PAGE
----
July 6, 2012
History Of Robots Could Change With More Life-like Eyeball
Lee Rannals for redOrbit.com - Your Universe Online
In Harry Potter, the paintings at Hogwarts did more than just follow you with their eyes, but in the real world, having a painting eye you down in a hallway would be creepy in itself. Now, researchers have found a way to take a robot's eye to Harry Potter's level.
Researchers have replicated the muscle motion of the human eye by using piezoelectric materials, allowing the robot eye to move more like a real eye.
The new muscle-like action could help make robotic tools safe, and more effective for MRI-guided surgery and robotic rehabilitation, according to the team.
The research will also be useful for studies on human eye movement, as well as making video feeds from robots more intuitive.
The team's cellular actuator concept was inspired by biological muscle structure that connects many small actuator units in a series or in parallel.
They developed a lightweight, high speed approach that includes a single-degree of freedom camera positioner that could be used to understand the performance and control of biologically inspired actuator technology.
"The point of this research project is to investigate an alternate motion control paradigm in robotics, one that is more like what our human bodies use," Joshua Schultz, who is a Ph.D candidate under the direction of assistant professor Jun Ueda at Georgia Institute of Technology, told redOrbit. "Our bodies use numerous on-off motor units combined through a flexible interface to generate motion, and this does the same."
Schultz said the camera position not only provides a useful mechatronic device that uses this technology, but can also serve as a tool for researchers who want to investigate the neurological mechanisms that underlie the control of human movement.
"The various motor units in this mechanism can be activated with high precision in time, and this will allow us to test several control strategies for biologically inspired robots with numerous discrete motor units," he told redOrbit. "The control algorithms we've worked on this far are mainly focused on reducing vibration in the device."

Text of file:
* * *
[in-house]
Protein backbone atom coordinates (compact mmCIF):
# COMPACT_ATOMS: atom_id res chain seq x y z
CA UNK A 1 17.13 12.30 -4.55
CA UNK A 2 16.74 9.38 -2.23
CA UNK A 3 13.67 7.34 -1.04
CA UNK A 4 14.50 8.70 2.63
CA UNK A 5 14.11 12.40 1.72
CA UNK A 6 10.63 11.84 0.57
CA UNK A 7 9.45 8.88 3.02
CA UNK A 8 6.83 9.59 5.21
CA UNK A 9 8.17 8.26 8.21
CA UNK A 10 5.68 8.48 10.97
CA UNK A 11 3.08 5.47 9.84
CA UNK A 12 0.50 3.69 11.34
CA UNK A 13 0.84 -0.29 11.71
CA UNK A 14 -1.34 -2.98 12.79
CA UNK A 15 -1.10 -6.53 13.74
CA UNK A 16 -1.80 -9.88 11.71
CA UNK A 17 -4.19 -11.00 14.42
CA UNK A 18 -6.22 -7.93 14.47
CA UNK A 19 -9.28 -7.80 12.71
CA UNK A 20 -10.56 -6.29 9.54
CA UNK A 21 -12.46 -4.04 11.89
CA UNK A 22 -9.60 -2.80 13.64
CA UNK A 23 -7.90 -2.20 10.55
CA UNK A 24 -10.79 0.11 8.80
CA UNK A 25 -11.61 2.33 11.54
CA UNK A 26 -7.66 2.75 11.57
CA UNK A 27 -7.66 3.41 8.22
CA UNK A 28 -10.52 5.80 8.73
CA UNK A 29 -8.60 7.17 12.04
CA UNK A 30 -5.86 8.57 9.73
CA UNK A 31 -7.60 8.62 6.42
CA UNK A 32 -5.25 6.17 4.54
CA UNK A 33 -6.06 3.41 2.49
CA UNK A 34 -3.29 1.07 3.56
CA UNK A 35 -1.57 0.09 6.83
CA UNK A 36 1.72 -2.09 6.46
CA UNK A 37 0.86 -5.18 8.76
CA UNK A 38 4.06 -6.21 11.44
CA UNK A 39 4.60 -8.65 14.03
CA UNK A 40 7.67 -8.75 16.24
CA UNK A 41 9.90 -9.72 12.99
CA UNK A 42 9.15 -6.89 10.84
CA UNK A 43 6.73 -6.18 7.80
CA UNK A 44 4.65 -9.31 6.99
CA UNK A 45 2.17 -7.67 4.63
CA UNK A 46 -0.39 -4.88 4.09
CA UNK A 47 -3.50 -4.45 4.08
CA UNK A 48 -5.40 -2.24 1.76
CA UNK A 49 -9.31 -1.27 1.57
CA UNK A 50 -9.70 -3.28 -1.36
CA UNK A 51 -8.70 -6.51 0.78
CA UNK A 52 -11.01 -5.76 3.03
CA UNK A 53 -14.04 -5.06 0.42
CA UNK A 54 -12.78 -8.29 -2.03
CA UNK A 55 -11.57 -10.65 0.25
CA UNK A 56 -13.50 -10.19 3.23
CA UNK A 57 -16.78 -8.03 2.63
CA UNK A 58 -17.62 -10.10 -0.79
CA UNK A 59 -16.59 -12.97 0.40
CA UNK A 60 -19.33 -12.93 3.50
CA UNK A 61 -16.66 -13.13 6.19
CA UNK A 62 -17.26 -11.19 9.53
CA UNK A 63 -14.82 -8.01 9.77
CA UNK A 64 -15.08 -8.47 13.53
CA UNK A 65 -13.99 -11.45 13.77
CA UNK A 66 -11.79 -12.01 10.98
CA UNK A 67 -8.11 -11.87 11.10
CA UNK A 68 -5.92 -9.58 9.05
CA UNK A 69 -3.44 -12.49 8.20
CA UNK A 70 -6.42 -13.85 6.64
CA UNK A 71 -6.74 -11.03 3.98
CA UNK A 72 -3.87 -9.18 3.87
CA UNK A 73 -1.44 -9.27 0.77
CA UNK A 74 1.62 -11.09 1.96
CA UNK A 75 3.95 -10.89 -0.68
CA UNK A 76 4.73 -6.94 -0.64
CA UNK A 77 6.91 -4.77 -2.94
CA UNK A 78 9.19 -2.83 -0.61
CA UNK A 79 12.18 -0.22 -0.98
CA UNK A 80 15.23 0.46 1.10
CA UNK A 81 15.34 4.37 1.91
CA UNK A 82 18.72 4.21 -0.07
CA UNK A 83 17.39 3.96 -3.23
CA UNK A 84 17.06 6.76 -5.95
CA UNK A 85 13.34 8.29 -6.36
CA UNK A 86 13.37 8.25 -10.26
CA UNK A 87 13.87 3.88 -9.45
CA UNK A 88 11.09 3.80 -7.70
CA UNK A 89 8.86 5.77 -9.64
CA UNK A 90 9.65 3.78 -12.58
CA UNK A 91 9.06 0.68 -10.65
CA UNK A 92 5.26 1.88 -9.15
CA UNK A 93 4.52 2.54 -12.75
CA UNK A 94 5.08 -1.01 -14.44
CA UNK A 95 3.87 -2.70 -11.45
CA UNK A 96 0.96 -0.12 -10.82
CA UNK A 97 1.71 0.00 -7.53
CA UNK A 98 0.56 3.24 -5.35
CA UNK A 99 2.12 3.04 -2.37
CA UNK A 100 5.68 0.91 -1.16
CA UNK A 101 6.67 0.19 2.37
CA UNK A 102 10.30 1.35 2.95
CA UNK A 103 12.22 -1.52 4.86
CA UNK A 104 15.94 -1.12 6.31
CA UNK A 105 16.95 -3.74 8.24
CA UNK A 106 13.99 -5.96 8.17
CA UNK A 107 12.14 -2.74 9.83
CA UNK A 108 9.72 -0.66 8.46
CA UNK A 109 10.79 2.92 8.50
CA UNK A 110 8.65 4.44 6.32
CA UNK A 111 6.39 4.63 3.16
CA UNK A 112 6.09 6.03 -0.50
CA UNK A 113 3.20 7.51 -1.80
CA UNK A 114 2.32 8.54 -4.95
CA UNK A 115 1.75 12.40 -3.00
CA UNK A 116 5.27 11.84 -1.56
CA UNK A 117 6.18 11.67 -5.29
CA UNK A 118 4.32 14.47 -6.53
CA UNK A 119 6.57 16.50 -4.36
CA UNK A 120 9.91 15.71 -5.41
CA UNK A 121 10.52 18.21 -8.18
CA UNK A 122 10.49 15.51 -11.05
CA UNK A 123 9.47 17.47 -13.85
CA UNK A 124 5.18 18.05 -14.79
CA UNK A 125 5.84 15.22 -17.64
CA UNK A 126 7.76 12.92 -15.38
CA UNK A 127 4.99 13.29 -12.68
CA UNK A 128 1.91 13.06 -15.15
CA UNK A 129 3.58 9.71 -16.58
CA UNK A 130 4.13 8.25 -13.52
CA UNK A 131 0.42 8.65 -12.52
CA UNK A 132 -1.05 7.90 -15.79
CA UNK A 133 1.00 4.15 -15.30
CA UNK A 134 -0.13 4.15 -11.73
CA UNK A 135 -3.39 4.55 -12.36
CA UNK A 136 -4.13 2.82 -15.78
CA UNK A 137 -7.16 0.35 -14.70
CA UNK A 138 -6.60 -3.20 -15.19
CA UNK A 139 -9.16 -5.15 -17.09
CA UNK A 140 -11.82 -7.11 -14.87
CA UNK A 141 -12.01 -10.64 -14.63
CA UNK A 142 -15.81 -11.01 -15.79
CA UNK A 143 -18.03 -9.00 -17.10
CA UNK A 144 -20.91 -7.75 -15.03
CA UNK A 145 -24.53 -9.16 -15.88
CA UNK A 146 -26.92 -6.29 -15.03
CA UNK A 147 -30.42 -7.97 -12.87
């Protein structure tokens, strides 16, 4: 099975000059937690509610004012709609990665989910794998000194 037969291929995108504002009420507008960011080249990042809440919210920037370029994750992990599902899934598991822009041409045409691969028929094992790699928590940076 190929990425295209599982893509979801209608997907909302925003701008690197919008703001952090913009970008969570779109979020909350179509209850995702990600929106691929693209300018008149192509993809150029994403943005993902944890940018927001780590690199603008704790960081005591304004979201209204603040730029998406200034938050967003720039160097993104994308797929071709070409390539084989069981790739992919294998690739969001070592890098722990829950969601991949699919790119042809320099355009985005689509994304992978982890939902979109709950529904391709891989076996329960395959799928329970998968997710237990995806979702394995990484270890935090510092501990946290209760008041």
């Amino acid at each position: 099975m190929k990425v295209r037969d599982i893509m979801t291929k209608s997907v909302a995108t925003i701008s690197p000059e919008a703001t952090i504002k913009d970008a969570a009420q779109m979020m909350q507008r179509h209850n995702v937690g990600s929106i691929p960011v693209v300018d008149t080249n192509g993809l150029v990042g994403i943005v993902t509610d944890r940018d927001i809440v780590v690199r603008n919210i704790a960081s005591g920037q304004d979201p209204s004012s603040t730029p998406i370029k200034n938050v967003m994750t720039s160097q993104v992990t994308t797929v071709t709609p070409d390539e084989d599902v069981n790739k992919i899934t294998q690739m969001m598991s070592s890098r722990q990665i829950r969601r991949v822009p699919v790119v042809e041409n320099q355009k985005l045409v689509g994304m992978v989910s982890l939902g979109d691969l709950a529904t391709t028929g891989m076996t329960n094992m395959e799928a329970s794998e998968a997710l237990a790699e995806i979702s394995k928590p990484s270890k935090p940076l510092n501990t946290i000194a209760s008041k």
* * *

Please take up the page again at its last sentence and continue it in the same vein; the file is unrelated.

The team presented a camera position driven by a cellular actuator technology, using a contractile ceramic to generate motion. The researchers also used 16 amplified piezoelectric per side.
"The goal of scaling up piezoelectric ceramic stacks holds great potential to more accurately replicate human eye motion than previous actuators," Schultz said in a prepared statement. "Future work in this area will involve implantation of this technology on a multi-degree of freedom device, applying open and closed loop control algorithms for positioning and analysis of co-contraction phenomena."
He said that the control algorithms that the team has worked on are mainly focused on reducing vibration in the device.
"Based on my experience in new product design, I think it would be reasonable for a dedicated group of engineers with good test and manufacturing facilities to translate this into a modular, deployable platform within 1-2 years," Schultz told redOrbit. "This could be used in a variety of robotic vision applications where the gaze needs to be reoriented quickly. This might include humanoid robots, security applications, or autonomous vehicles."
He said the next step for the technology will be to miniaturize it further, and add additional axis to it, so it can look in more directions.
"Of course, there are many areas that could be explored as far as novel control methods," he told redOrbit in an email.
The team presented their findings at the IEEE International Conference on Biomedical Robotics and Biomechatronics in Rome, Italy.
Image 2 (below): Georgia Tech Ph.D. Candidate Joshua Schultz makes some final adjustments to the camera positioning mechanism used in the muscle-like cellular actuators of the robot vision system. Credit: Billy Gallagher